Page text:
Conversions & equality


because JavaScript can convert values flexibly
its == equality operator is also flexible with its notion of equality
all of the following comparisons are true

null == undefined   //=> true
"0"  == 0           //=> true -> string becomes a number (0 == 0)
 0   == false       //=> true -> boolean becomes a number (0 == 0)
"0"  == false       //=> true -> both 0 & false become numbers (0 == 0)

BUT

undefined == false  //=> false -> == operator never attempts to
                    //            convert its operands to booleans    

converting of one value to another
does not imply equality of those values

Explicit conversions


although many type conversions are performed automatically
sometimes explicit conversions are needed

the simplest way to do it is by invoking the functions
Number() / String() / Boolean() and Object()
without the new operator

Number("1");   // => 1
String(true);  // => "true"
Boolean({});   // => true
Object(1);     // => Number {} -> new Number(1)
Object();      // => Object {} -> an empty object

some operators perform implicit type conversions

&

are sometimes used for this purposes

1 + ""    //=> "1"   -> + converts the second operator to string if one operator is a string
+"1"      //=> 1     -> unary + operator converts its operand to number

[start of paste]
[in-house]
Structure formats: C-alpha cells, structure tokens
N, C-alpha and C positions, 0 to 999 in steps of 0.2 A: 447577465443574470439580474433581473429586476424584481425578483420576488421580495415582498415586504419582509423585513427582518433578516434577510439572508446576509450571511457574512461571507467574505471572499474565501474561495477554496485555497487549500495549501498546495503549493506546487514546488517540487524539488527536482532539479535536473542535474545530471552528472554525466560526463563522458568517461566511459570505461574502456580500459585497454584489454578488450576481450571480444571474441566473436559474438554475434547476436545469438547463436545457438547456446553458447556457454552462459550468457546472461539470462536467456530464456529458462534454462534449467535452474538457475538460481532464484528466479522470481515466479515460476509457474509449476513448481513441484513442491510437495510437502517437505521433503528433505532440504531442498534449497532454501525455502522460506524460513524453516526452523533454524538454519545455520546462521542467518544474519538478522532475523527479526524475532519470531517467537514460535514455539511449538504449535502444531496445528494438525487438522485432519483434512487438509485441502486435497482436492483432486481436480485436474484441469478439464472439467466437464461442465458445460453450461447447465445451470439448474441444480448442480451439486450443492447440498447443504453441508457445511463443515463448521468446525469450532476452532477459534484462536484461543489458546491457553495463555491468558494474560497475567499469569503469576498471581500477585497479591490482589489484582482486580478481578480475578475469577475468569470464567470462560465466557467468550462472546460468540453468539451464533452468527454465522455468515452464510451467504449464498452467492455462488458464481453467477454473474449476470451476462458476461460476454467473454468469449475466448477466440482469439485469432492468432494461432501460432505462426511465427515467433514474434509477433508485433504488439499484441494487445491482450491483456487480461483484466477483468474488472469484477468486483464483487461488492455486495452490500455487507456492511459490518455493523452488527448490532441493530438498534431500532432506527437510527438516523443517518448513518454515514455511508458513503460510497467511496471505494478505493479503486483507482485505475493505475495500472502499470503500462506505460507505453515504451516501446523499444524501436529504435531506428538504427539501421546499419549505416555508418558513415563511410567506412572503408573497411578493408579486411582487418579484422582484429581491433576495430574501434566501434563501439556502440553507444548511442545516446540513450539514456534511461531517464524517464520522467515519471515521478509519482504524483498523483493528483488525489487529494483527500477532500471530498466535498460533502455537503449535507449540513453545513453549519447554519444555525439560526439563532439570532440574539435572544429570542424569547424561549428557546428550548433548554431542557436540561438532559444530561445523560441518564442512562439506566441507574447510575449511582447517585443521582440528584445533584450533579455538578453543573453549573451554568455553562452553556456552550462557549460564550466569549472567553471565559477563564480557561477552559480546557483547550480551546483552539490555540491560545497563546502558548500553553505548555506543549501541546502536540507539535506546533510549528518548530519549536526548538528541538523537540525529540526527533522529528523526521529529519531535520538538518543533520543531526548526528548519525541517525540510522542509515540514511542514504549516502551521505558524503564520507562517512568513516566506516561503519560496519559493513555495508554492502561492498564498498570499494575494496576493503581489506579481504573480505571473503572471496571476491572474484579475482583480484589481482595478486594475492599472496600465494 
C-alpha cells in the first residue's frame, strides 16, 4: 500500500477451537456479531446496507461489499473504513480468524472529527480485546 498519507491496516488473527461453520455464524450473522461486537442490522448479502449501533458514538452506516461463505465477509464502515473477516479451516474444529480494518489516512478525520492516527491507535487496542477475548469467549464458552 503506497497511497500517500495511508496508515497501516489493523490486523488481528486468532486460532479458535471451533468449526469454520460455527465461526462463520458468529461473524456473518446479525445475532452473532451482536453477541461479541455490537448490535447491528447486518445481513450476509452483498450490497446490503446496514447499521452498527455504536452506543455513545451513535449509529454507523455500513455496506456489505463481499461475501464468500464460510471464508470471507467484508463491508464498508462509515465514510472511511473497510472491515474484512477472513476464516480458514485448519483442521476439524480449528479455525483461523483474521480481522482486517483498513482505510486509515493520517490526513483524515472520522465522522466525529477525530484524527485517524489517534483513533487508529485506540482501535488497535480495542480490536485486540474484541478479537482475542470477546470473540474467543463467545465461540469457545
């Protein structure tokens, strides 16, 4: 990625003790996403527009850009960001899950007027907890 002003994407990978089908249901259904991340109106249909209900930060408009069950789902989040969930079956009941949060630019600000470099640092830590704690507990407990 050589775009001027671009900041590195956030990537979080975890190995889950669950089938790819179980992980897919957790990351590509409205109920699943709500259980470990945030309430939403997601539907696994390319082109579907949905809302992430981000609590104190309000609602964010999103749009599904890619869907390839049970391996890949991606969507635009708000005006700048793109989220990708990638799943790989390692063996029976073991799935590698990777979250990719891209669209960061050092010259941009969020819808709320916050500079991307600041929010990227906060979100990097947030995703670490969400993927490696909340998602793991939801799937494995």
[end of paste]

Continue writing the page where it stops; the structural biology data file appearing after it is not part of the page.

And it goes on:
!!""      //=> false -> unary ! operator converts its operand to a boolean and negates it

JavaScript 


has specialized functions
which provide more precise control over
number-to-string and string-to-number conversions

toString() 

defined by the Number class
converts a number to a string
accepts optional argument as radix for the conversion

var n = 15;

n.toString(2);    //=> "1111"
n.toString(8);    //=> "17"
n.toString(16);   //=> "f"


toFixed()

converts a number to a string
with a specified number of digits after the decimal point

var n = 12345.6789;

n.toFixed(0);    //=> "12345"
n.toFixed(2);    //=> "12345.68"
n.toFixed(7);    //=> "12345.6789000" 

toExponential()

converts a number to a string using exponential notation
with one digit before the 
decimal point & a specified number of digits
after the decimal point

var n = 12345.6789;

n.toExponential(0);   //=> "1e+4"
n.toExponential(2);   //=> "1.23e+4"
n.toExponential(7);   //=> "1.2345679e+4"


toPrecision()

converts a number to a string
with the number of significant digits you specify

var n = 12345.6789;

n.toPrecision(1);     //=> "1e+4"
n.toPrecision(7);     //=> "12345.68"
n.toPrecision(21);    //=> "12345.6789000000007945"

parseFloat()

parses integers and floating-point numbers

 parseFloat("1px");    //=> 1
 parseFloat(".1");     //=> 0.1
 parseFloat("$1.0");   //=> NaN

parseInt()

parses only integers
if string begins with "0x" / "0X" interprets number as hexadecimal 

parseInt("1px");   // => 1
parseInt("1.0");   // => 1
parseInt("0.1");   // => 0
parseInt(".1");    // => NaN -> integers can't start with "."
parseInt("0xf");   // => 15
parseInt("0XF");   // => 15
parseInt() accepts optional second argument as radix

parseInt("1111", 2);  // => 15
parseInt("f", 16);    // => 15
parseInt("017", 8);   // => 15

both parseInt() & parseFloat() functions 

skip leading whitespace 

&
 parse as many numeric characters as they can
ignoring anything else that follows 


if the first non-space character 
is not part of a valid numeric literal
the returned value is 
NaN

Day I: JavaScript - The Basics - Types, Values & Variables III

By Andrei Cacio

Day I: JavaScript - The Basics - Types, Values & Variables III